From Arm Balance Blues to Broken Arm Bliss!

My contemplations on healing from an accident.

eka pada koundinyasanaAs a student of the physical and philosophical practices of yoga, I am endlessly intrigued by the ways that the two disciplines inspire and inform one another.  When I gain new awareness of my body during asana practice, I am always able to relate this awareness to some yogic “way of life” that I’ve learned from ancient texts, scholars, and teachers of yoga philosophy.

For example, it took me years of practice to gain the awareness in my body necessary to be able to fly in an arm balance like this one.  I struggled with arm balances my first 3  years doing yoga.  I was convinced that my arms were shorter then everyone else’s!  I remember it wasn’t until my first yoga retreat in Costa Rica that I gained core strength and found the inner awareness and alignment to support flight in Crow Pose.  From then on, I was coming back to the pose with greater and greater confidence and strength.  The awareness of my core strength related to the principle of tapas, written about by Patanjalai in his book Yoga Sutras.  Tapas, which is one of the Yamas and Niyamas, means effort, strength, and drive.  I believe we want to cultivate tapas in order to advance the evolution of our yoga practice, as well as our personal and planetary health and healing.  This evolution requires effort.

Since getting up into Crow pose for the first time, I have been studying the biomechanics of the body, including anatomy, physiology and structural alignment.  This is also tapas, and has lead me to advance in my physical postures towards even more advanced arm balancing poses like handstand and flying crow.  My body can twist, fold, fly, and go upside down, thanks to tapas and an understanding of how my body moves and supports itself from the inside out.  The pose in this photo, Eka Pada Koundinyasana I, took years of cultivating tapas to accomplish.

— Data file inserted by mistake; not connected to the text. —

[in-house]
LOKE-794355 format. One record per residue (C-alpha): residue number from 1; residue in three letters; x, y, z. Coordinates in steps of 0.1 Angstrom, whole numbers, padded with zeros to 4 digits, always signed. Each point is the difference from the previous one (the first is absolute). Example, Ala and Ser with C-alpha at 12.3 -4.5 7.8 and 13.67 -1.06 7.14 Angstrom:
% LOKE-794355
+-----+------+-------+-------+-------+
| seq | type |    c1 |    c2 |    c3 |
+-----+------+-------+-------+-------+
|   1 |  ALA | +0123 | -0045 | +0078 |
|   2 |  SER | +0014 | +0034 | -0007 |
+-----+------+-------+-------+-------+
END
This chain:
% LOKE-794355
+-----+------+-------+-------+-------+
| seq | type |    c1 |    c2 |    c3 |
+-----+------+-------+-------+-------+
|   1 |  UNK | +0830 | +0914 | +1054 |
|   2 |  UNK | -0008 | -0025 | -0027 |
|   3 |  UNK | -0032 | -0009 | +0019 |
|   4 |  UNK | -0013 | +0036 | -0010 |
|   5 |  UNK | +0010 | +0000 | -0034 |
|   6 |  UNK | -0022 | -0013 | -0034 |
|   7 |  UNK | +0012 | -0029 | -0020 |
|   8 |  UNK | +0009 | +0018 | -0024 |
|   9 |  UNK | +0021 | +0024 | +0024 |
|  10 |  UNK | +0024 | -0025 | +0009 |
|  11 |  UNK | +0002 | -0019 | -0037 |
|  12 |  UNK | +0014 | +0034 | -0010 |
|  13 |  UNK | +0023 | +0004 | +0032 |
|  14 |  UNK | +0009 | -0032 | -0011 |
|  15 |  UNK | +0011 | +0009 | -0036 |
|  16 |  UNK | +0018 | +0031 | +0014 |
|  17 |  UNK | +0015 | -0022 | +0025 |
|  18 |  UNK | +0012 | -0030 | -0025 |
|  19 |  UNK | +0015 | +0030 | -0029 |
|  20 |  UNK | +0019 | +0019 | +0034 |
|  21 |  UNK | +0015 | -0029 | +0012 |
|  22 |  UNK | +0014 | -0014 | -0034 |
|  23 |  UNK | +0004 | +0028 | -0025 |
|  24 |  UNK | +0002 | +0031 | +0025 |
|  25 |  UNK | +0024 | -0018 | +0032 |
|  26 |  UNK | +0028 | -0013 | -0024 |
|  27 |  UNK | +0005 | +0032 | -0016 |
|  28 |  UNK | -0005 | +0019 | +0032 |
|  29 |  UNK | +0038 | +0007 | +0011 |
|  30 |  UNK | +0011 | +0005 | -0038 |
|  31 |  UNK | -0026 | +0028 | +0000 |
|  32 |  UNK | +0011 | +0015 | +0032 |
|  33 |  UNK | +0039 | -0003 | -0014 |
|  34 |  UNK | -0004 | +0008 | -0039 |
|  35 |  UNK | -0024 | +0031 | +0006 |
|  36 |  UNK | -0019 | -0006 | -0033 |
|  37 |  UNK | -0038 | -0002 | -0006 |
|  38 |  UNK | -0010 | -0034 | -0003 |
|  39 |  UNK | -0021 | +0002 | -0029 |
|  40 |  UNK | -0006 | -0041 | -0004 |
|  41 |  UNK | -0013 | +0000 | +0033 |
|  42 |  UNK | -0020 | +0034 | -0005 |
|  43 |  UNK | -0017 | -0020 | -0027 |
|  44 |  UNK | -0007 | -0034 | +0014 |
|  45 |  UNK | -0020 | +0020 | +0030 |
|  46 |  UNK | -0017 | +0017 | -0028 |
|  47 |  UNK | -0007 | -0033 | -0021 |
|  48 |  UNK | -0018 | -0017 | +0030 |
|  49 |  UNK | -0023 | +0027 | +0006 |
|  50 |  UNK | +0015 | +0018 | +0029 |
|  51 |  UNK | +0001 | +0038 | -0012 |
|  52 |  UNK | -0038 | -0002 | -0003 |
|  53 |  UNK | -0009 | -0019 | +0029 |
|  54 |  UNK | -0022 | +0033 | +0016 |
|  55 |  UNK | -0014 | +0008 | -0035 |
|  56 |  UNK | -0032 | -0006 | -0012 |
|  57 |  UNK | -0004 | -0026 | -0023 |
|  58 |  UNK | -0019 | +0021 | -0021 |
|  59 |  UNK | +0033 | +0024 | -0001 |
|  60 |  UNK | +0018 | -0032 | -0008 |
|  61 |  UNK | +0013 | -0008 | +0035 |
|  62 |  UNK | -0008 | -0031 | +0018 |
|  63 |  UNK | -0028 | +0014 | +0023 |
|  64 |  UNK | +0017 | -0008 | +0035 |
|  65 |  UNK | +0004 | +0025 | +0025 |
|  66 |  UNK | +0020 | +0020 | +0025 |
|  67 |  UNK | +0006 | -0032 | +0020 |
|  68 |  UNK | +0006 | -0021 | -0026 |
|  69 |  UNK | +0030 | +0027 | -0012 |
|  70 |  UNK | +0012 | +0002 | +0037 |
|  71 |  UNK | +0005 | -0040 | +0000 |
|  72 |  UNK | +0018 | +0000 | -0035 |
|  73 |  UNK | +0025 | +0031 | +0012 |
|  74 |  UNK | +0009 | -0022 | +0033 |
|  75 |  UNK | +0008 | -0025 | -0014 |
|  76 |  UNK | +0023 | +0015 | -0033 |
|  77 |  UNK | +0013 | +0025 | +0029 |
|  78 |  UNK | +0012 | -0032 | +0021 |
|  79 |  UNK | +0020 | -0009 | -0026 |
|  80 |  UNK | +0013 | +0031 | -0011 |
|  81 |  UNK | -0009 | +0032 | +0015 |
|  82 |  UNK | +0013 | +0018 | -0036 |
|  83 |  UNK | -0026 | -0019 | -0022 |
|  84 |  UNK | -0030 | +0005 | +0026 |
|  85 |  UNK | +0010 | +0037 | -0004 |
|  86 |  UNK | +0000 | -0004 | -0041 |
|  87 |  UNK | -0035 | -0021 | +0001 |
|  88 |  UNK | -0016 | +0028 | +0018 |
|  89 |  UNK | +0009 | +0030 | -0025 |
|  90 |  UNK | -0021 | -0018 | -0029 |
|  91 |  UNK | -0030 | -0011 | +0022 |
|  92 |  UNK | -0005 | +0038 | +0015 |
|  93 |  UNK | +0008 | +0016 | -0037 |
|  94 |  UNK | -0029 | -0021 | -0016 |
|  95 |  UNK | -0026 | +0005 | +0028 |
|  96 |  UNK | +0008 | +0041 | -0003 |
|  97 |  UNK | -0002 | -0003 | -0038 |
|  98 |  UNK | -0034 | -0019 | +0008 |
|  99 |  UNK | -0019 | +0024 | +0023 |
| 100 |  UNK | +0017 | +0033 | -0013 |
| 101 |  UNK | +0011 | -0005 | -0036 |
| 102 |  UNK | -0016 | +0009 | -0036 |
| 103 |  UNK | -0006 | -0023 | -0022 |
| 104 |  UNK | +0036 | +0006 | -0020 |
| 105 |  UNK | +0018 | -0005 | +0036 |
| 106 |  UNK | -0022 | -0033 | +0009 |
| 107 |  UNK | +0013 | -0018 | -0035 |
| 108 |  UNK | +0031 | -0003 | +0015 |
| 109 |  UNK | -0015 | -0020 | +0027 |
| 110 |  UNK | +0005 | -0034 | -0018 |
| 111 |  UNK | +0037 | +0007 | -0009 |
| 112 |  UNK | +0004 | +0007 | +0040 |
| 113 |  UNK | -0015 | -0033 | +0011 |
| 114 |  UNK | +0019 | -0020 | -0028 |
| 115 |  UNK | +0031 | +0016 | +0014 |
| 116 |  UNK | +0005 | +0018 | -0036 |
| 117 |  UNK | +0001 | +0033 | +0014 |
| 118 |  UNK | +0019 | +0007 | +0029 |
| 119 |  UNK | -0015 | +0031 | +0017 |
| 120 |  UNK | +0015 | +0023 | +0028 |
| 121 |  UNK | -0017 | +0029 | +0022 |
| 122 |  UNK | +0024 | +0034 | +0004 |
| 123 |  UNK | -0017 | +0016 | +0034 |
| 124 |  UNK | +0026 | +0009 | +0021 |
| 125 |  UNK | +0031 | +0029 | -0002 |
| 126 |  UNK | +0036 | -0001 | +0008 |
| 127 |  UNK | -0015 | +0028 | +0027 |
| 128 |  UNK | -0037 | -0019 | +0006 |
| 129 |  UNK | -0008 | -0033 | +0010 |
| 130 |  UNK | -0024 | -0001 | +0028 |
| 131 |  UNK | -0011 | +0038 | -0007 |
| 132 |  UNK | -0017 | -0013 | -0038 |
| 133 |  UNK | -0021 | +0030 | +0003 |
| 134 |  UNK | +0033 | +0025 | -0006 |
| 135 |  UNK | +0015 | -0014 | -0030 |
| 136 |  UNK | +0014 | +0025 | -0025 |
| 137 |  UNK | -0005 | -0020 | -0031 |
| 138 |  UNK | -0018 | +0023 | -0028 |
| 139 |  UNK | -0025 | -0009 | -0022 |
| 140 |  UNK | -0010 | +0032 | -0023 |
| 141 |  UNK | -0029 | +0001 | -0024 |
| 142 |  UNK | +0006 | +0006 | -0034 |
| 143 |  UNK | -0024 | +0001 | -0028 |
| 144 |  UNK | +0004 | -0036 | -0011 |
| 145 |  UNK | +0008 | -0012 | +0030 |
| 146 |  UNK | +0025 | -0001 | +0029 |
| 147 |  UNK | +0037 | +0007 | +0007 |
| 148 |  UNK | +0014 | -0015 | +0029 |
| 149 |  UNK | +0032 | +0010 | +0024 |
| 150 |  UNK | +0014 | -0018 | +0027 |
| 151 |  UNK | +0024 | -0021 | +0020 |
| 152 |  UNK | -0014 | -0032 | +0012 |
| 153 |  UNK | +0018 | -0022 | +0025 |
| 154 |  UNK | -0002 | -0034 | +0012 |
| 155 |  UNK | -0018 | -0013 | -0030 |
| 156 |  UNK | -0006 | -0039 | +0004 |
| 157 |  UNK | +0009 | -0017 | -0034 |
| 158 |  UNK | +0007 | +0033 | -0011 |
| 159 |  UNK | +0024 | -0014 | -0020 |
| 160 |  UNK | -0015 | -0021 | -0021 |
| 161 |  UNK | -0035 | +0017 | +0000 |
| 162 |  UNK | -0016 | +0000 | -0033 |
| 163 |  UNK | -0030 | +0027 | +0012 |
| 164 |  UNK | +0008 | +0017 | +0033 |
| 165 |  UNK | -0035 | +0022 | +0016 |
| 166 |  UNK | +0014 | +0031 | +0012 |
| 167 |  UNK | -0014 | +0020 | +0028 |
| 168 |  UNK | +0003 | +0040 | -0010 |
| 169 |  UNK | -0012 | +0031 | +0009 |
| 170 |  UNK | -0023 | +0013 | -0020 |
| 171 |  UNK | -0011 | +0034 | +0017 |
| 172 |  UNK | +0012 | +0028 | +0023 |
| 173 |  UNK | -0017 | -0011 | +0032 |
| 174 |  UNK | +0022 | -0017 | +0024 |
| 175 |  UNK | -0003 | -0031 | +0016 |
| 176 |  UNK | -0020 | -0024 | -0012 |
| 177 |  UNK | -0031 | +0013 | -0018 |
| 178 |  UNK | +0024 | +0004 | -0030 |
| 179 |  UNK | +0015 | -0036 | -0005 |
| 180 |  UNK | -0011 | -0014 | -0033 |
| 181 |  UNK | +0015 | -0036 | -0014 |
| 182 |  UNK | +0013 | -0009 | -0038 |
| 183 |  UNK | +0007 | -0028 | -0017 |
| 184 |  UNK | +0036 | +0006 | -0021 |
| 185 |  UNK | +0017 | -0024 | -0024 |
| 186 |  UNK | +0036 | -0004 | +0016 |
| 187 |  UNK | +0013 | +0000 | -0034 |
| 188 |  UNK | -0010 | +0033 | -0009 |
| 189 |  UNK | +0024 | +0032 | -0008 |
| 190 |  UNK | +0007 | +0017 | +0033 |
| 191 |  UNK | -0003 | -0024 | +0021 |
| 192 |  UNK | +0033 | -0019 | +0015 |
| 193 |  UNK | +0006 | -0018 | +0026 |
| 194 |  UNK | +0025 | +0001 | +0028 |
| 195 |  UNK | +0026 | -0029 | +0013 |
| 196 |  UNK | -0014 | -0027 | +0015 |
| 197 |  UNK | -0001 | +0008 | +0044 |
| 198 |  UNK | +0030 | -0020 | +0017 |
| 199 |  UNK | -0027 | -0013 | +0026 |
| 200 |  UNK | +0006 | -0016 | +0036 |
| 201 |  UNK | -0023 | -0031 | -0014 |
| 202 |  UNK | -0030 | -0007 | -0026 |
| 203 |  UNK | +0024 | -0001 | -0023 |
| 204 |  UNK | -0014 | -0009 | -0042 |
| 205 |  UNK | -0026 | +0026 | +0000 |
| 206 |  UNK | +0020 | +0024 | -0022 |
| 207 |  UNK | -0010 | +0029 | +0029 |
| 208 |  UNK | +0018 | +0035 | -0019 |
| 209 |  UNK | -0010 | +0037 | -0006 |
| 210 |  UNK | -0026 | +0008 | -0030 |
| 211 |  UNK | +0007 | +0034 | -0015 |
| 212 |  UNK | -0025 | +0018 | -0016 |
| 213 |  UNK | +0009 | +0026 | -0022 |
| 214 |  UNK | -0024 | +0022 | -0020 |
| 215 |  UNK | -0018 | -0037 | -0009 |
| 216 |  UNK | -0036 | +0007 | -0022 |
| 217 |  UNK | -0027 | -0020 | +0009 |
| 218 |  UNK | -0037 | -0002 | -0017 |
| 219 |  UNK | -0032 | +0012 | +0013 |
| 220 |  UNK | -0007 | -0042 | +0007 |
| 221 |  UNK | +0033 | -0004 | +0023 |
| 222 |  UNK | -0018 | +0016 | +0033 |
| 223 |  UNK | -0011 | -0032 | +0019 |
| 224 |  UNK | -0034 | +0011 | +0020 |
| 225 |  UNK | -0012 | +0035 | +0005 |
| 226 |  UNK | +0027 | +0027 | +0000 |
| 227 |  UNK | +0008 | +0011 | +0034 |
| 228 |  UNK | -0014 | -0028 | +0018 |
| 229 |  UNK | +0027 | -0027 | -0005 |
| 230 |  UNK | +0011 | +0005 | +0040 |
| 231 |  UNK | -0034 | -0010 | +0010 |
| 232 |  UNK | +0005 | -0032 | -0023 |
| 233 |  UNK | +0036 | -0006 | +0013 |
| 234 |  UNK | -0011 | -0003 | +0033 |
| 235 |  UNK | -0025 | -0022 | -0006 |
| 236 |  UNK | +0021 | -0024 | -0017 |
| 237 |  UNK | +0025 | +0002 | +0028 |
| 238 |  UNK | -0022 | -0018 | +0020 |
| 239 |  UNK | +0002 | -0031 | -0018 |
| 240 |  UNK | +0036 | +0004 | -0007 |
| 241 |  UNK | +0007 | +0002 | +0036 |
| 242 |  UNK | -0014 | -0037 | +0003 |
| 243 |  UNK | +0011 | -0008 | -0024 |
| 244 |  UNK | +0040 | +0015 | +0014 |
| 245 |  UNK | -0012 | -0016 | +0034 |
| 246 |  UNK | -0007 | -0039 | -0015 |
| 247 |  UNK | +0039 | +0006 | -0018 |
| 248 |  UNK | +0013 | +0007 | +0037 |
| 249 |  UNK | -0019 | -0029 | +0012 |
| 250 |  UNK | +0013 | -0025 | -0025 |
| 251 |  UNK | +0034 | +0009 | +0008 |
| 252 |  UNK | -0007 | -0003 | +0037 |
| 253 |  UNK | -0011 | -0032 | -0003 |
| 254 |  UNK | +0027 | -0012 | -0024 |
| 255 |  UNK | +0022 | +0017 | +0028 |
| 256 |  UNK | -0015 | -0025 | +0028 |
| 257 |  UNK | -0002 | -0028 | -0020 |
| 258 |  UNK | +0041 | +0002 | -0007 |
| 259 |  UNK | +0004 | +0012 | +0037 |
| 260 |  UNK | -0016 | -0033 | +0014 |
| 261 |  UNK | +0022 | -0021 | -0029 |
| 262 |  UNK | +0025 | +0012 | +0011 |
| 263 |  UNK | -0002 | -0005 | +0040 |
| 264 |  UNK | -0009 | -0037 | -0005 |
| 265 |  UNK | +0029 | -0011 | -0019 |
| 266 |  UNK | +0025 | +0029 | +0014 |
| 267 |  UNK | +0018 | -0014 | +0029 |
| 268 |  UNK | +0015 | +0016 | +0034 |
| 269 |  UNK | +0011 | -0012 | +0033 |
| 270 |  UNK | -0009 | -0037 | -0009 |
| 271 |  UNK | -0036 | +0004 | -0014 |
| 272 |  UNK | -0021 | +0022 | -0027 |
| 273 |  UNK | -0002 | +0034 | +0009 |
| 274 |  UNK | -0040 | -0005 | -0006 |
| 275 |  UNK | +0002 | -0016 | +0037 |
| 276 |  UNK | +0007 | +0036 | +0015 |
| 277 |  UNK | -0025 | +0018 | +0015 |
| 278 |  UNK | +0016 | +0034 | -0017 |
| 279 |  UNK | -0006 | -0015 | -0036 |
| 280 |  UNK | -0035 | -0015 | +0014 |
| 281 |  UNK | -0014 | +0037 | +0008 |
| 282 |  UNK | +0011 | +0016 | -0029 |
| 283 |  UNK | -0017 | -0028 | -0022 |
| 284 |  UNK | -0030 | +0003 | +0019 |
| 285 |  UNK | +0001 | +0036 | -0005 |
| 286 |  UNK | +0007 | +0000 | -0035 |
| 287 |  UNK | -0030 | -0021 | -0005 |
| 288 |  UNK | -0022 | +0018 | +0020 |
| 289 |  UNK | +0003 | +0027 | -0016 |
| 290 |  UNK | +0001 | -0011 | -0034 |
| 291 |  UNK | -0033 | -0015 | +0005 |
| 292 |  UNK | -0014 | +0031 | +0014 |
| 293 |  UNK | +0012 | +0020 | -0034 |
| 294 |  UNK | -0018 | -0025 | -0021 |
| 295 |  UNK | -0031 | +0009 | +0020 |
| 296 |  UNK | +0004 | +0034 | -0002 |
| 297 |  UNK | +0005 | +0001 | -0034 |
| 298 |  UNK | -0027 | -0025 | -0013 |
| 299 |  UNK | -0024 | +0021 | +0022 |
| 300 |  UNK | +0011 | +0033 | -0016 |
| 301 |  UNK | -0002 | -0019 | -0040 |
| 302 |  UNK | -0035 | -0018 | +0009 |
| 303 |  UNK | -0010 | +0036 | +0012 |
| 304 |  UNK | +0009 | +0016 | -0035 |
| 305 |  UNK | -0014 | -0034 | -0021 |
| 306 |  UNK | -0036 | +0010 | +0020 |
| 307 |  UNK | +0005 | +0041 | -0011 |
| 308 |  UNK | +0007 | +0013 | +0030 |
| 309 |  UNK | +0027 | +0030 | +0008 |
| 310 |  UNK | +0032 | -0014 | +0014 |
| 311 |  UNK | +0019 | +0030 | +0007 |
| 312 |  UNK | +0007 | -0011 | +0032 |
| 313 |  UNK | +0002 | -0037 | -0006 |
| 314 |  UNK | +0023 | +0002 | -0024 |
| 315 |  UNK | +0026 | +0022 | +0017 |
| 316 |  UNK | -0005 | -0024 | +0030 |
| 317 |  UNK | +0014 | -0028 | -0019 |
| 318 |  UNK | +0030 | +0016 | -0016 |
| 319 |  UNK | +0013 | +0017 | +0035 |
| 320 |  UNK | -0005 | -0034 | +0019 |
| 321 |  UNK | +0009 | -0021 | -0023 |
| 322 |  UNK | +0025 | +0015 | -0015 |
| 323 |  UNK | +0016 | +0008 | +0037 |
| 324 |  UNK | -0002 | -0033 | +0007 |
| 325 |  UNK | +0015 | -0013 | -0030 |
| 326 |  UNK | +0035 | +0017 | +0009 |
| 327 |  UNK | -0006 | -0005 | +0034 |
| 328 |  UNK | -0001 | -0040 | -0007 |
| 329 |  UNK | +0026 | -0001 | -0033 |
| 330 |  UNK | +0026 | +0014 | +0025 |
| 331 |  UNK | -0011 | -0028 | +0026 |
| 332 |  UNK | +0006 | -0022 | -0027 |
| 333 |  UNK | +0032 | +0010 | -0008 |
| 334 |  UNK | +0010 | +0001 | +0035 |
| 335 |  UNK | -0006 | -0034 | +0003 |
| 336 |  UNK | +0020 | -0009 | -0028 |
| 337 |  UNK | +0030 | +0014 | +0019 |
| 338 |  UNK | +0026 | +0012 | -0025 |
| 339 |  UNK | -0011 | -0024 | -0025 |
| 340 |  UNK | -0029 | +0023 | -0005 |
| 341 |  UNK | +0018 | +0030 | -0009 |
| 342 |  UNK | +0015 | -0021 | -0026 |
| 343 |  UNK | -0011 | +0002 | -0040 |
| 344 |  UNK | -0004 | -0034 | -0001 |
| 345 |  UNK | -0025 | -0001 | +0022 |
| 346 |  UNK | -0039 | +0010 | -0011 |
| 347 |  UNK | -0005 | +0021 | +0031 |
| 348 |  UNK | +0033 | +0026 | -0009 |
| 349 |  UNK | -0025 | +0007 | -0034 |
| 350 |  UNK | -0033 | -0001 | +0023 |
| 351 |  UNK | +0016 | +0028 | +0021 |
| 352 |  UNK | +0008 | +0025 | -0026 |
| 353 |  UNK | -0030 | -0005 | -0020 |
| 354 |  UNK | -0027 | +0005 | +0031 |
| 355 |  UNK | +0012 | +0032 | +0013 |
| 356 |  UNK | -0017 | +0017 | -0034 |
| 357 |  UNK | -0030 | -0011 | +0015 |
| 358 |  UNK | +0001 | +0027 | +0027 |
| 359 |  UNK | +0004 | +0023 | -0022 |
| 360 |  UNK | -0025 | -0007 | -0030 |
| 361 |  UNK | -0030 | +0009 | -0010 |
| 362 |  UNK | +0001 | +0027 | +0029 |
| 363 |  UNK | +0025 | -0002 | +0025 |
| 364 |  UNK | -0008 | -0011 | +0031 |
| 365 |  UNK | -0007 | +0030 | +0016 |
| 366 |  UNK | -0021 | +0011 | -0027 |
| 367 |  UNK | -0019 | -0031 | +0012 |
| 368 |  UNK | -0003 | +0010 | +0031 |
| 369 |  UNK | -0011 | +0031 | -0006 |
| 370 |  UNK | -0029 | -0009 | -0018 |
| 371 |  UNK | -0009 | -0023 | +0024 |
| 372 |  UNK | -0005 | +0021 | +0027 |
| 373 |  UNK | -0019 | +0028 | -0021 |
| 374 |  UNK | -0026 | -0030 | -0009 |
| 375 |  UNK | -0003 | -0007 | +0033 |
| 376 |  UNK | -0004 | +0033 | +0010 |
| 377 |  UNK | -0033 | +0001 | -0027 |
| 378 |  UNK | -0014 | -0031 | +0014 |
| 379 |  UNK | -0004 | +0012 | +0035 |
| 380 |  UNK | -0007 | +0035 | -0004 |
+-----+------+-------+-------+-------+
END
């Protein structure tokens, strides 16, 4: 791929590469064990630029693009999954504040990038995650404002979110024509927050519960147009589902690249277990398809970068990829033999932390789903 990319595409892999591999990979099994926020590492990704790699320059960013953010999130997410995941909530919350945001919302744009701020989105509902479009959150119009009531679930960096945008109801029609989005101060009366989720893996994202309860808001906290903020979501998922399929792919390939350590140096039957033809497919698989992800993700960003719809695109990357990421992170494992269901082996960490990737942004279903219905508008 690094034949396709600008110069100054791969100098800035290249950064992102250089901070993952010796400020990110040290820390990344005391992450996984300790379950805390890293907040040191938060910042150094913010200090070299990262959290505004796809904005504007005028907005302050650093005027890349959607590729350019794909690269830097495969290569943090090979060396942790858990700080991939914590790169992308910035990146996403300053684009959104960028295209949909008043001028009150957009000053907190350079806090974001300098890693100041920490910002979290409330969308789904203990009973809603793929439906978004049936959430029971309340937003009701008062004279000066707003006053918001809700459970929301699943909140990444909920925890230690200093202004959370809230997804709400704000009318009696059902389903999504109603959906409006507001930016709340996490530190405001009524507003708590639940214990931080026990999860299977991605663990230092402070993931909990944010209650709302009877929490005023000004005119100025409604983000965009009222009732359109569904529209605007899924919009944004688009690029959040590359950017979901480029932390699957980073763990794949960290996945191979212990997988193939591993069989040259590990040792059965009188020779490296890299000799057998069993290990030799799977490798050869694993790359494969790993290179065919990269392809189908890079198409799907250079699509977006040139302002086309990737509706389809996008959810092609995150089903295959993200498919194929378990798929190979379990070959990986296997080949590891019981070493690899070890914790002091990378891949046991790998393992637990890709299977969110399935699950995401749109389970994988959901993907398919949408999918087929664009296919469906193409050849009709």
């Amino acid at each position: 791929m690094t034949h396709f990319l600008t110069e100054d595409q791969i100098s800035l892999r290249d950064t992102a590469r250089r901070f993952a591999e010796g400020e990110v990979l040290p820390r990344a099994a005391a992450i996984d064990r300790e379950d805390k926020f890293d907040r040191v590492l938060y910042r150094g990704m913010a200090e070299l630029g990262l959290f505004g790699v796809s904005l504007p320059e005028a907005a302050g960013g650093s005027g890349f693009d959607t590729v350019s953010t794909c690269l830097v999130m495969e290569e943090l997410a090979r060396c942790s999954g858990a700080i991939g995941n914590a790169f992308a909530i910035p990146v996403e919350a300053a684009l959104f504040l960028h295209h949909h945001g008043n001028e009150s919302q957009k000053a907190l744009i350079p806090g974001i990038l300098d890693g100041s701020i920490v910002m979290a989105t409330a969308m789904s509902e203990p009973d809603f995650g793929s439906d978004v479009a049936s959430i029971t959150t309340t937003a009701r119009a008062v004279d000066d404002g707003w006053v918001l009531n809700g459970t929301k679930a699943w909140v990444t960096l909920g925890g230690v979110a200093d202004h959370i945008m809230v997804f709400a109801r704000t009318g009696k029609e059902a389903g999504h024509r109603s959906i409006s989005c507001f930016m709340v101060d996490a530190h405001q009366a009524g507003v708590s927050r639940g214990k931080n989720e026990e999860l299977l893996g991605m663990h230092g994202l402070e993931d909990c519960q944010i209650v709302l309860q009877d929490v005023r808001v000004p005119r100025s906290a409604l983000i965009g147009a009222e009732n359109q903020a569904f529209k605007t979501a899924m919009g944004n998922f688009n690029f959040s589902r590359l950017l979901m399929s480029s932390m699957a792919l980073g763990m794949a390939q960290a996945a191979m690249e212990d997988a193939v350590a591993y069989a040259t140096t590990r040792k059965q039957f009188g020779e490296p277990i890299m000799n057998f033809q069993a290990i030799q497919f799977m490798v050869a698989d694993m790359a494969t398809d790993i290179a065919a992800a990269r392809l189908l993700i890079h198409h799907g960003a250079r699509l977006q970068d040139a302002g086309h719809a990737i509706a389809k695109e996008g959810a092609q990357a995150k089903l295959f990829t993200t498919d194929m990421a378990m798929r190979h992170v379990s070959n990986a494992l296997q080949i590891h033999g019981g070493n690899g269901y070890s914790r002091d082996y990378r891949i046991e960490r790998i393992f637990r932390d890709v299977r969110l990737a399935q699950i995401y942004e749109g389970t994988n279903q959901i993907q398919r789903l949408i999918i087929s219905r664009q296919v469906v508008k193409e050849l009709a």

Fast forward to now.  I have a broken arm.  I am standing face to face with another principle from the Yamas and Niyamas that Patanjali spoke about.  The principle is Santosha, which means surrender.  The thing is, before breaking my arm, I was already broken.  I might not have seemed broken, especially in this picture, but I was.  I was burned-out on tapas!  My piriformis has chronically bothered me for two years now.  Every time I do a pose like this, although I might have the tapas necessary, I end up in pain.  My body’s message was to cool down the tapas, but I wasn’t listening.

I was forced to listen when I had my car accident and suffered several injuries from the crash.  Today, a month and a half after the accident, I have focused on the gentle and subtle forms of yoga that promote ease, or santosha.  Santosha reminds us that letting go is as important as being fired up.  The ability to relax and let go of our ego’s attachment to and identification with the goal is a central yogic principle.  In fact, in the Tantric tradition of yoga, we are invited to engage these two complementary opposite forces and to practice both tapas and santosha at the same time!  My body feels great on santosha, and aside from healing injuries from the accident, my mind and heart are more calm and content then ever!